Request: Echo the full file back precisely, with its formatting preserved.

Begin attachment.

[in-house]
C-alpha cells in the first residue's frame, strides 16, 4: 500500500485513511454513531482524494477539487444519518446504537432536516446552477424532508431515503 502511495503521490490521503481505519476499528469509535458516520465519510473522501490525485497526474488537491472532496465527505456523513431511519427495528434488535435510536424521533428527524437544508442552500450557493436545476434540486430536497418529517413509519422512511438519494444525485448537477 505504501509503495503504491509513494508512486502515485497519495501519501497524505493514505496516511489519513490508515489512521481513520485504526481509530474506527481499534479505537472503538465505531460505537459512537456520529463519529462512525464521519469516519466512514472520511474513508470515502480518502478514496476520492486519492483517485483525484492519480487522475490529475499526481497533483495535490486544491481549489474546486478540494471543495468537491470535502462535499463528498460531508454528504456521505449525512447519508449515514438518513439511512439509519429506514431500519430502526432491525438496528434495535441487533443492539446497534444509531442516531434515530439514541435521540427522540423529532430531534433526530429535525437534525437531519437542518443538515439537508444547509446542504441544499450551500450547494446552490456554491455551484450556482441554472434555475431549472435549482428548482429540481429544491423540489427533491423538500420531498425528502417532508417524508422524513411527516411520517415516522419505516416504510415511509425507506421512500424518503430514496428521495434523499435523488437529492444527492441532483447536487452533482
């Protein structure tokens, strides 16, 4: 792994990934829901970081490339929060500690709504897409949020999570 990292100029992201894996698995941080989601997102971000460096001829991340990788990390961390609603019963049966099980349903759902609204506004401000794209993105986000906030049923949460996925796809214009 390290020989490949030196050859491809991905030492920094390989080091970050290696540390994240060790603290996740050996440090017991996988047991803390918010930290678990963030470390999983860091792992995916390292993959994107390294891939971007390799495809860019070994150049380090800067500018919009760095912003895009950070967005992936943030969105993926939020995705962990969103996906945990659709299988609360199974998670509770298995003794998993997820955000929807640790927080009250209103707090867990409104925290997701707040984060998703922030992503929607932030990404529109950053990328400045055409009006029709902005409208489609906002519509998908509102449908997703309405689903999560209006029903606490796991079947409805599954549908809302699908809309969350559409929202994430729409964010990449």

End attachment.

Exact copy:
[in-house]
C-alpha cells in the first residue's frame, strides 16, 4: 500500500485513511454513531482524494477539487444519518446504537432536516446552477424532508431515503 502511495503521490490521503481505519476499528469509535458516520465519510473522501490525485497526474488537491472532496465527505456523513431511519427495528434488535435510536424521533428527524437544508442552500450557493436545476434540486430536497418529517413509519422512511438519494444525485448537477 505504501509503495503504491509513494508512486502515485497519495501519501497524505493514505496516511489519513490508515489512521481513520485504526481509530474506527481499534479505537472503538465505531460505537459512537456520529463519529462512525464521519469516519466512514472520511474513508470515502480518502478514496476520492486519492483517485483525484492519480487522475490529475499526481497533483495535490486544491481549489474546486478540494471543495468537491470535502462535499463528498460531508454528504456521505449525512447519508449515514438518513439511512439509519429506514431500519430502526432491525438496528434495535441487533443492539446497534444509531442516531434515530439514541435521540427522540423529532430531534433526530429535525437534525437531519437542518443538515439537508444547509446542504441544499450551500450547494446552490456554491455551484450556482441554472434555475431549472435549482428548482429540481429544491423540489427533491423538500420531498425528502417532508417524508422524513411527516411520517415516522419505516416504510415511509425507506421512500424518503430514496428521495434523499435523488437529492444527492441532483447536487452533482
């Protein structure tokens, strides 16, 4: 792994990934829901970081490339929060500690709504897409949020999570 990292100029992201894996698995941080989601997102971000460096001829991340990788990390961390609603019963049966099980349903759902609204506004401000794209993105986000906030049923949460996925796809214009 390290020989490949030196050859491809991905030492920094390989080091970050290696540390994240060790603290996740050996440090017991996988047991803390918010930290678990963030470390999983860091792992995916390292993959994107390294891939971007390799495809860019070994150049380090800067500018919009760095912003895009950070967005992936943030969105993926939020995705962990969103996906945990659709299988609360199974998670509770298995003794998993997820955000929807640790927080009250209103707090867990409104925290997701707040984060998703922030992503929607932030990404529109950053990328400045055409009006029709902005409208489609906002519509998908509102449908997703309405689903999560209006029903606490796991079947409805599954549908809302699908809309969350559409929202994430729409964010990449």